The Center for Tribal Studies offers a variety of services to enhance the academic experience of students in a supportive environment that values the traditions of American Indian cultural heritage. The Center facilitates program development, cultural enrichment, student support, and professional development opportunities for the University community.
The Center serves all students, but administers many programs that are specifically designed to increase the educational attainment of American Indian populations. By nurturing educational leadership, cultural enrichment, and professional development among students, leaders and scholars emerge, many of whom will serve in professions benefiting tribal governments and communities.
The beautiful two-story brick building located at 320 Academy in Tahlequah, Oklahoma, was built in 1867 by the Baptist home Mission Society. Built on the 160-acre site provided as a Baptist Mission by Chief John Ross and the Cherokee Tribal Council, it served as a mission home and women's dormitory until 1880 when it became the Indian University.
On February 9, 1880, Almon C. Bacone founded the first Indian University in the United States. Rev. Bacone had moved to Indian Territory from Rochester, New York in 1878 to teach at the Cherokee Male Seminary in Tahlequah. Frustrated in his efforts to teach religion at the Male Seminary, Bacone opened a privately funded Christian school which attracted students from all over Indian Territory. Indian University opened its doors with three students, but by the end of 1880, the university's enrollment had grown to 56. Indian University offered a wide range of courses from the primary grades through a four-year baccalaureate degree.
Five years later, on June 4, 1885, Indian University was relocated to Muskogee. It was later named Bacone College in 1896 to honor the founder, Almon C. Bacone. The Tahlequah site was used for the Cherokee Academy elementary and secondary grades until 1908 when the building was sold to private owners.
Restoration plans were begun in 1975 by Dr. Garold D. Holstine, former Bacone College president, and a group of concerned citizens who formed Indian University, Inc. On July 6, 1976, the Indian University site was placed on the National Register of Historic Places. In 1979, two prominent Tahlequah citizens, Jack Kaufman and Bill Hinds, purchased it as a holding action until adequate restoration funds became available. The historic structure was transferred to the Oklahoma Historical Society in November, 1982.
Because of the building's significance to Indian education, NSU began investigating ways to acquire the property for the University. In December of 1987, the Oklahoma Historical Society deeded the property to Northeastern State University. The building was restored to its original condition as much as possible. Work was completed in February 1990, and the building became he Northeastern State University Center for Tribal Studies.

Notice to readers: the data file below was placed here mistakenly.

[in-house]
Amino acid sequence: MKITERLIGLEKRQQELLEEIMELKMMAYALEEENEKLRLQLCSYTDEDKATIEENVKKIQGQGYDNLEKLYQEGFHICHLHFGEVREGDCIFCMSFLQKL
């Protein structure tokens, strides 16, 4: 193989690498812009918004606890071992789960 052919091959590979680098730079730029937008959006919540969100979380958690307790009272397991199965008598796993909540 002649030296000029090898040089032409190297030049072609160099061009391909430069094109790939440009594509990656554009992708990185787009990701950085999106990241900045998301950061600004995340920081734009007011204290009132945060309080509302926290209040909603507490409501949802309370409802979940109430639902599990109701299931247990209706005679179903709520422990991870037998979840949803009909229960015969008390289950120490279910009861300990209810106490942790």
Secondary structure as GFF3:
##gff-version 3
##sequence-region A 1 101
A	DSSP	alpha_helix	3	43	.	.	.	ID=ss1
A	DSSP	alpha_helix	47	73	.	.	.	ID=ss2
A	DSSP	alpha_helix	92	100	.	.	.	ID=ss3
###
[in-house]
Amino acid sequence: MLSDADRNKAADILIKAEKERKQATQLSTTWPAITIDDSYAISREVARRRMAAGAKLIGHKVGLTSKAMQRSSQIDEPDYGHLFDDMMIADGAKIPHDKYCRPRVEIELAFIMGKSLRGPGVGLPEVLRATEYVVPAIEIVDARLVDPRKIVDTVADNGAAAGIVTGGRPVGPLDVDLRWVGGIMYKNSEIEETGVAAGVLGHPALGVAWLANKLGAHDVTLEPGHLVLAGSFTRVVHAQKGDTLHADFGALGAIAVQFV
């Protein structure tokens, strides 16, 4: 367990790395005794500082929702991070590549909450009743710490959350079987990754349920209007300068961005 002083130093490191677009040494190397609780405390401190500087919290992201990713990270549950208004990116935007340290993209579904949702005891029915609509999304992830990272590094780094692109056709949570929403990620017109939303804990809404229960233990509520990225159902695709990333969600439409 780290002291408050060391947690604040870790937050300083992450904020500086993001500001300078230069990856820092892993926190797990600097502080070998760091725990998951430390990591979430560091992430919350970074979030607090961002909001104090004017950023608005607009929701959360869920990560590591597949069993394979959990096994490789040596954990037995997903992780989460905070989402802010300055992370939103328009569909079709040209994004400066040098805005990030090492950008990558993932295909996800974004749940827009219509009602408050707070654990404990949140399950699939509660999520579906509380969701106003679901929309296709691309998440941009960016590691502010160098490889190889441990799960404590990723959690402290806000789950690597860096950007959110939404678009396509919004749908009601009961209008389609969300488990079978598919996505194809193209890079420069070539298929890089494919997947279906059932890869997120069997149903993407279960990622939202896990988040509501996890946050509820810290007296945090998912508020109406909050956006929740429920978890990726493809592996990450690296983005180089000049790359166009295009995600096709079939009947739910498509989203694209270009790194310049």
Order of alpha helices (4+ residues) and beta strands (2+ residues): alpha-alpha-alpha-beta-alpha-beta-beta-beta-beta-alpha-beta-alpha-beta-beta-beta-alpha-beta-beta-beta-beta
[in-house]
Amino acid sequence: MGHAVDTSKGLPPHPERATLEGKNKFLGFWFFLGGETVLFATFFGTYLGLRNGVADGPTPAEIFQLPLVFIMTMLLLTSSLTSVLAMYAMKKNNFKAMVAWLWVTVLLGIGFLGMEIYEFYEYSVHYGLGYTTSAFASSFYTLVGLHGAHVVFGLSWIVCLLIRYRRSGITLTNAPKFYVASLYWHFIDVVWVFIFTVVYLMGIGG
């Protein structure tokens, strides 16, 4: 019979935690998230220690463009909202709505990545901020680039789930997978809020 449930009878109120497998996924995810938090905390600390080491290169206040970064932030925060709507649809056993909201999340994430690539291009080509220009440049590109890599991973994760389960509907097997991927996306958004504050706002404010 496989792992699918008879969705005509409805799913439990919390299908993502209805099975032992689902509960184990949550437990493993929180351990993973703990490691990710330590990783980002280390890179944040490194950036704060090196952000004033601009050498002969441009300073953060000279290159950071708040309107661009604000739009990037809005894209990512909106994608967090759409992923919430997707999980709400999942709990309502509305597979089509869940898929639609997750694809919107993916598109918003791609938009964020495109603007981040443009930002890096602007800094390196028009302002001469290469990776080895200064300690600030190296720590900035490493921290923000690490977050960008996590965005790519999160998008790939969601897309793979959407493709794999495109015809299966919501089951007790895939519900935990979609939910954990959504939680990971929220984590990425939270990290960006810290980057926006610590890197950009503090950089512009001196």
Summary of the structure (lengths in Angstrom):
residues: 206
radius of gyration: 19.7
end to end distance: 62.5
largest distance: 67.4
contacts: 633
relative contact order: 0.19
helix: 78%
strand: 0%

The mission of the Center for Tribal Studies is centered upon Northeastern State University's commitment to excellence in academic quality, scholarly engagement, leadership, cultural enrichment, and service. The Center for Tribal Studies mission has an interdisciplinary focus that also recognizes the diversity of tribal nations, communities, cultures, and languages. The mission serves the following purposes:
- To implement student programs that support and nurture personal development and academic success in higher education.
- To partner with tribes in programs that meet educational, professional development, and other mutually beneficial needs.
- To facilitate appropriate design and implementation of research and other projects on issues and concerns which impact the quality of life for tribal peoples.
- To facilitate symposia, conferences, and forums that present issues and topics relevant to American Indians and other tribal peoples.
- To partner with the NSU Sequoyah Institute and other campus programs to facilitate prominent guest lecturers and cultural events.
The Center for Tribal Studies vision is grounded in the rich history and heritage of three important educational institutions: The formal system of tribally supported schools in the Cherokee Nation in Indian Territory; the Indian University, the first higher education institution west of the Mississippi River; and Northeastern State University, founded in 1909 following Oklahoma statehood.
The vision of the Center for Tribal Studies is to continue the legacy of NSU as a leader in American Indian education, one which is innovative and responsive to the educational needs of tribal nations, communities, and individuals. With high expectations for succeeding generations of American Indian students to earn college degrees, the vision will ensure a continuation of attention to learning opportunities and experiences which promote leadership development, professional preparation, civic responsibility, and cultural stewardship.
The Center for Tribal Studies is further committed to the values which promote equality, compassion, respect for human dignity, and nondiscriminatory practices in the richly diverse university environment.